Apple Publishes “Longevity, by Design” White Paper

Originally published at: Apple Publishes “Longevity, by Design” White Paper - TidBITS

Although much of the white paper addresses issues surrounding repairability, Apple points out that the larger goal of longevity requires a more all-encompassing approach.

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My preference is always that the device doesn’t break in the first place. If that effort reduces repairability, I’m fine with it.

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The cynic in me wonders if this is just proactive distortion field marketing given Apple’s ongoing anti repairability behavior.

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It’s definitely possible, but anecdotally my Apple stuff has gotten immensely more reliable in the last decade.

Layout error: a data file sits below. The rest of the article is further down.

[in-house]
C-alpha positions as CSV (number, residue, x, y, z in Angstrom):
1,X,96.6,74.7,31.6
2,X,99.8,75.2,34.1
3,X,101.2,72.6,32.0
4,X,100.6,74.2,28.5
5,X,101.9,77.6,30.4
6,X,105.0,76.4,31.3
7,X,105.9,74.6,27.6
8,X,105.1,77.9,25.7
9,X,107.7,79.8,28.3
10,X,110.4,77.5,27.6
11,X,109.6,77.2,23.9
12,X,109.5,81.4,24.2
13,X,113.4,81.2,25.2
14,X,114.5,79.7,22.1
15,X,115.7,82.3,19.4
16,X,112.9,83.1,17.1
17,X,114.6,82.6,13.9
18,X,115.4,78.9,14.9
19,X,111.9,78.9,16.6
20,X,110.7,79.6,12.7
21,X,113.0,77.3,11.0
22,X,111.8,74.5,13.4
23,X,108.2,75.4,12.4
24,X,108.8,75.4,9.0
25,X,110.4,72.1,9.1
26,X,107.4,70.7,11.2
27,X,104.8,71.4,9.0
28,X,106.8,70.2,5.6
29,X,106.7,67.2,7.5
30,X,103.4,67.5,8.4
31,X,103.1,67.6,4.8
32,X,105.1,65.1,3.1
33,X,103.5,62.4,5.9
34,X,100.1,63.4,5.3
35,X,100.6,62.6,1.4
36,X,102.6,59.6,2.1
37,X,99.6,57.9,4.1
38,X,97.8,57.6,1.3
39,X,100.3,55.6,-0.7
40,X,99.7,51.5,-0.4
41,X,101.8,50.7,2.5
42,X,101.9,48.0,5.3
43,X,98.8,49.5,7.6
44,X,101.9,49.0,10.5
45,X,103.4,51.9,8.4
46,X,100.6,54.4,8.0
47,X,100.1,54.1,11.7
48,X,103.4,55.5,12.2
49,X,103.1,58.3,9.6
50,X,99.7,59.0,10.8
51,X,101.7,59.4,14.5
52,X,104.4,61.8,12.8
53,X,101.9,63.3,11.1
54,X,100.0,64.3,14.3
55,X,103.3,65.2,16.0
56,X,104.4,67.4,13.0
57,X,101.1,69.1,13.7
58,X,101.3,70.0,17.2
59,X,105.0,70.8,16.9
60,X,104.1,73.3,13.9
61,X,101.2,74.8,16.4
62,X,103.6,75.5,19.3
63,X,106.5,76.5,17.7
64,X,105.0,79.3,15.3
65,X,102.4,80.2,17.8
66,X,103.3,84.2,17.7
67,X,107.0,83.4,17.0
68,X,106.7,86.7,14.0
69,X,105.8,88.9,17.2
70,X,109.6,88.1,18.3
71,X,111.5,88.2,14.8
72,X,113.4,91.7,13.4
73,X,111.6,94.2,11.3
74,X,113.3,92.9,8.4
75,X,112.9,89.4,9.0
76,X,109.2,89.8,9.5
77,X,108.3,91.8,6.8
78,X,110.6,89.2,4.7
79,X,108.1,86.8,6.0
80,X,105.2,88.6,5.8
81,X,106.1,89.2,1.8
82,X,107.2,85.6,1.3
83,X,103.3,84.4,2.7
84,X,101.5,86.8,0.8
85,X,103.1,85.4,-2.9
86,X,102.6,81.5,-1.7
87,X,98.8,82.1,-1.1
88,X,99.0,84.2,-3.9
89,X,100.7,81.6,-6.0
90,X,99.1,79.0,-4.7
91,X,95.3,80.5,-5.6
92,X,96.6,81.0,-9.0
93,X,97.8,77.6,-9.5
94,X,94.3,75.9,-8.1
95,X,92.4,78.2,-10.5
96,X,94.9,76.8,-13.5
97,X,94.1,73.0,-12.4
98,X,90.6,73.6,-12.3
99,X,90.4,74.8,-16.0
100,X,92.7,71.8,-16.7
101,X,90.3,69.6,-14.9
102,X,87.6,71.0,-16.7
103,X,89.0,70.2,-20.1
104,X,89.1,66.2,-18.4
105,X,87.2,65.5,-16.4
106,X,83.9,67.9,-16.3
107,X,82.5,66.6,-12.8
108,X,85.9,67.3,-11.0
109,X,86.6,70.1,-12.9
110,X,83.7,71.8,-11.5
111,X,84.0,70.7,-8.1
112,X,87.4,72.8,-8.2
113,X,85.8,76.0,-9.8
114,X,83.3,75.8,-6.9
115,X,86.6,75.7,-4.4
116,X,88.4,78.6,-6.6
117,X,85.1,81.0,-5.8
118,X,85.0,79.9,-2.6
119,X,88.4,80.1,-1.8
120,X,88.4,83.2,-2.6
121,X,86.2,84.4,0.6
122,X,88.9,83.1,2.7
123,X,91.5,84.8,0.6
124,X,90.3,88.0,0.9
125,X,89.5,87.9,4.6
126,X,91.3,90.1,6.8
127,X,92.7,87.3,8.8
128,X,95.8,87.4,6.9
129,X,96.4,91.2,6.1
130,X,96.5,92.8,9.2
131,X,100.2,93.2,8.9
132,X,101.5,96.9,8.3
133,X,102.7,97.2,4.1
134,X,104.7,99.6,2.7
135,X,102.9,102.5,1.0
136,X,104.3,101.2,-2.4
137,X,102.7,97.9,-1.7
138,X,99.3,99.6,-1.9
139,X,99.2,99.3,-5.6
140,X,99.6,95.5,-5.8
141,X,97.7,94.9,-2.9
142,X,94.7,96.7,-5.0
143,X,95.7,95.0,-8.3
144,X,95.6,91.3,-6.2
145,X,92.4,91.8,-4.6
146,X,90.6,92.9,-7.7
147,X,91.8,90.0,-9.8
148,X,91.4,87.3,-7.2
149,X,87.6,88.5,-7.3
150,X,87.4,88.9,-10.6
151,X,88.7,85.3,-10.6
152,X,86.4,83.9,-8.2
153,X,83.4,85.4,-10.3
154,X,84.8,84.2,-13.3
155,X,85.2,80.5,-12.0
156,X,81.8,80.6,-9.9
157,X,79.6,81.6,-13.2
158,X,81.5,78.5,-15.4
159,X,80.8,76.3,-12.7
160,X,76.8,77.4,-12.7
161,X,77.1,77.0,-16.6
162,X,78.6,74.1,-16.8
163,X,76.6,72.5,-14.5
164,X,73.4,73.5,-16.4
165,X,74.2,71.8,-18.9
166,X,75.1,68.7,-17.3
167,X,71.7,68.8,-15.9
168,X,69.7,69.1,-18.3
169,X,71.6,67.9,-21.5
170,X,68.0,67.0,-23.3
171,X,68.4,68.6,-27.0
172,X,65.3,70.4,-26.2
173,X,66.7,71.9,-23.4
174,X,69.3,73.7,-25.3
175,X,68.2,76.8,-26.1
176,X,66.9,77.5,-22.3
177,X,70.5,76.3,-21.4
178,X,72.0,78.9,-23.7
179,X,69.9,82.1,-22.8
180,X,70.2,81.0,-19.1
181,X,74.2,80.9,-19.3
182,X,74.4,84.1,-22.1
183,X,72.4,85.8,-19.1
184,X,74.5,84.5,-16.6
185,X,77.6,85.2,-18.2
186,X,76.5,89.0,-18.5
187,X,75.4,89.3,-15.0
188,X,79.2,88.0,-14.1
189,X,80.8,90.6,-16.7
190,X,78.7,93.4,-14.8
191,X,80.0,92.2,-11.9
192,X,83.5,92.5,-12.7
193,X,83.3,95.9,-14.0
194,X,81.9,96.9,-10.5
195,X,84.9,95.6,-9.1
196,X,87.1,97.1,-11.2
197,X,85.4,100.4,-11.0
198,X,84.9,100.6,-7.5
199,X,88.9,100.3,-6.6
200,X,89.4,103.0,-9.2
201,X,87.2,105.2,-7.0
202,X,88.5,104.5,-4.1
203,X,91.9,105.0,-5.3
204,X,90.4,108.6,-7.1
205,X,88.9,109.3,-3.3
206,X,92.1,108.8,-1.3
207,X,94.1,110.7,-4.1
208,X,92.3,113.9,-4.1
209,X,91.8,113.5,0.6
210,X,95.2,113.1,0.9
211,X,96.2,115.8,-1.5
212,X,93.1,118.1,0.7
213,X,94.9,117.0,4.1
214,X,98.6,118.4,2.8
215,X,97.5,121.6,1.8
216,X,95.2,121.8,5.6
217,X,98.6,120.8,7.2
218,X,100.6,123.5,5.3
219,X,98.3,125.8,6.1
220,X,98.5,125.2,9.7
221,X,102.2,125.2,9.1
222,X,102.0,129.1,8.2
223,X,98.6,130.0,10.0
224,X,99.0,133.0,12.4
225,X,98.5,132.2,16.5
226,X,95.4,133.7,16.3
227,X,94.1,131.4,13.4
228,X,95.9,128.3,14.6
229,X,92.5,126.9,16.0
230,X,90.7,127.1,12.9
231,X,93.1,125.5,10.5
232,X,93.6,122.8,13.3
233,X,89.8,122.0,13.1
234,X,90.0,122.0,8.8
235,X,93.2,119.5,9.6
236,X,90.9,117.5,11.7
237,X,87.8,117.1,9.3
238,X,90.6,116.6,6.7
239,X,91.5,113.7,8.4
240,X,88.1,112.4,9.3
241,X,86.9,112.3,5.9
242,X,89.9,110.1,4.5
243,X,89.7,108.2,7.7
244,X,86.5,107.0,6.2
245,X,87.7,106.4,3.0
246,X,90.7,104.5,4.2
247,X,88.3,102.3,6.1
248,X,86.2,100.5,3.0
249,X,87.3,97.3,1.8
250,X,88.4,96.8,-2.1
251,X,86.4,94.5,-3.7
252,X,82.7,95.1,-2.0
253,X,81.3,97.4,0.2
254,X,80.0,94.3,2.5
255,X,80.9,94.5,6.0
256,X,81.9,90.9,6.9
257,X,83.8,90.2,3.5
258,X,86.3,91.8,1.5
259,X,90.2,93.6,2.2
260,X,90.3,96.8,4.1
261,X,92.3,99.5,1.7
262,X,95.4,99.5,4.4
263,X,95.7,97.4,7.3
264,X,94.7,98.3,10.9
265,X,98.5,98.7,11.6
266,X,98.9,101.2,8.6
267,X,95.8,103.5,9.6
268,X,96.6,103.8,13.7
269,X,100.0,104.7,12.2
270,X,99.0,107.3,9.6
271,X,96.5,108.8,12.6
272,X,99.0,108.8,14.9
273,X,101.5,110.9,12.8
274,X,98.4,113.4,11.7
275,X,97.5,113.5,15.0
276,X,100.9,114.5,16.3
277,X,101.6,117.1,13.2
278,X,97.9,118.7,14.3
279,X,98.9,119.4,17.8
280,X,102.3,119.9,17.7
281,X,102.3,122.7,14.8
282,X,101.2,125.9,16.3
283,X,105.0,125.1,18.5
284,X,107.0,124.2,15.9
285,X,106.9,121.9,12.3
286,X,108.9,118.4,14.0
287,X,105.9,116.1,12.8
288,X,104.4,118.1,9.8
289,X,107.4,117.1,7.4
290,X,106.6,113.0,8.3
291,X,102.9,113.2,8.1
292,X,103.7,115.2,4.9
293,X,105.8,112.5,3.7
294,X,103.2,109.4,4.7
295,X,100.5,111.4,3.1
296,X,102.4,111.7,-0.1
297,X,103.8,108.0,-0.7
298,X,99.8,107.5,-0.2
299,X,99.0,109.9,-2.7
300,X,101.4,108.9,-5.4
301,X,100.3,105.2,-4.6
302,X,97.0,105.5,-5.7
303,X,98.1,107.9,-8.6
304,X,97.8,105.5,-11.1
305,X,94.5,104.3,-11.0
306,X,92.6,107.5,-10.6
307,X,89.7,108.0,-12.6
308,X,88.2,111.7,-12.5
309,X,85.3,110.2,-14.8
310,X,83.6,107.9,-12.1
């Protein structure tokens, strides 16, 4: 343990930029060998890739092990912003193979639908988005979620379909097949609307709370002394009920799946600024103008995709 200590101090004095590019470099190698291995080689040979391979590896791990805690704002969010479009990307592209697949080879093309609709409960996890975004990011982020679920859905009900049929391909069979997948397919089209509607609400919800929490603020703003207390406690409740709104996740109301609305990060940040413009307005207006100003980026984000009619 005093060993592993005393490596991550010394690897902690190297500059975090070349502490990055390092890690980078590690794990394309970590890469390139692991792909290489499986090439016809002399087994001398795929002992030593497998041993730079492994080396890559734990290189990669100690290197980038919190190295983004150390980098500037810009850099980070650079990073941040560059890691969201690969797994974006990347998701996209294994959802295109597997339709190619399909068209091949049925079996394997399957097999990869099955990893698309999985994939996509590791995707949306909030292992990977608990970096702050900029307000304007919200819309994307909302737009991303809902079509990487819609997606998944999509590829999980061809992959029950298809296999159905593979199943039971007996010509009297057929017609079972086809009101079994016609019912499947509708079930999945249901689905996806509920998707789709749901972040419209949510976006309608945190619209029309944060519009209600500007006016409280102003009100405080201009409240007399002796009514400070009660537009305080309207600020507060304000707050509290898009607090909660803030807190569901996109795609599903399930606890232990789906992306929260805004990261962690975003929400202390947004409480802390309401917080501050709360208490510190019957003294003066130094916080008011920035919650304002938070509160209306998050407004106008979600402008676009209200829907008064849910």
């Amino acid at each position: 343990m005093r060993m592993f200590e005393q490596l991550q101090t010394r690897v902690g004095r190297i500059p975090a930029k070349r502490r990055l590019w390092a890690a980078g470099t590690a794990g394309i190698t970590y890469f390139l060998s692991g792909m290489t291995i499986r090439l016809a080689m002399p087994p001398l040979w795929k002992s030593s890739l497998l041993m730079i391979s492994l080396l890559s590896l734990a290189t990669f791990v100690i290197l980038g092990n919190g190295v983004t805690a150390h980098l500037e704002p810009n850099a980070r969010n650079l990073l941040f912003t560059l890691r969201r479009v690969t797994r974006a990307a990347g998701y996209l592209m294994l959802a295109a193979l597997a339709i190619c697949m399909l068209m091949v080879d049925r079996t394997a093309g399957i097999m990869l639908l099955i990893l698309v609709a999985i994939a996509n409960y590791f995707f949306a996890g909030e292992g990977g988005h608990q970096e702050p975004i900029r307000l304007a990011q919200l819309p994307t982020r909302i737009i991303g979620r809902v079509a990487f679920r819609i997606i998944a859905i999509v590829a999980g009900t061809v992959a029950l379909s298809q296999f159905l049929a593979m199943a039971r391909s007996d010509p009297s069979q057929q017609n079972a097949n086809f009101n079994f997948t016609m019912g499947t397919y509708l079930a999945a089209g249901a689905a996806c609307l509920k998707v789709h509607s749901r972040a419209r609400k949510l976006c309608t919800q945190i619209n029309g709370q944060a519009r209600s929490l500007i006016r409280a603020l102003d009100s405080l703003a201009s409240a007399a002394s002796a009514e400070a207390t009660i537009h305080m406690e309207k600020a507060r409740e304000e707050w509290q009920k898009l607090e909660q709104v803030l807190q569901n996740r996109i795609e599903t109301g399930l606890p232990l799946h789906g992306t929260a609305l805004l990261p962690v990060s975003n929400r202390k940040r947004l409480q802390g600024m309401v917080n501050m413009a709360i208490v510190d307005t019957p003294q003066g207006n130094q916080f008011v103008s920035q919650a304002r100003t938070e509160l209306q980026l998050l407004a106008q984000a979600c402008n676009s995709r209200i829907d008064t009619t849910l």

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I’ve got a 2008 iPhone 3G (no s) that I use every night to play a few games before I turn off the light. A couple of years ago, I was able to get the battery replaced.

When I got my iPhone 11, I gave the old iPhone 7 to a good friend. That’s the phone he uses; he’s too cheap to buy a phone himself.

I have no problem with the longevity of Apple products. I usually only buy new stuff ‘cause I want the bells & whistles. Hmmm, it may be time to get a new  Watch; I’ve got a 5.

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3G amazing. I still have and use my 6+. Meets my minimal needs.

I’m impressed. That’s really old. Predates Apple’s A-series processors and tops out at iOS 4.2.1. And with most carriers having turned off their 3G networks, it’s probably Wi-Fi only these days.

But if you’ve got a collection of apps that still work for you, that’s great. And if you need to replace the battery, it’s not too big of a deal. According to iFixit, you can buy an aftermarket battery for $15. Installation takes about a half hour and doesn’t look very difficult, if you’re comfortable working with inserting and removing small screws.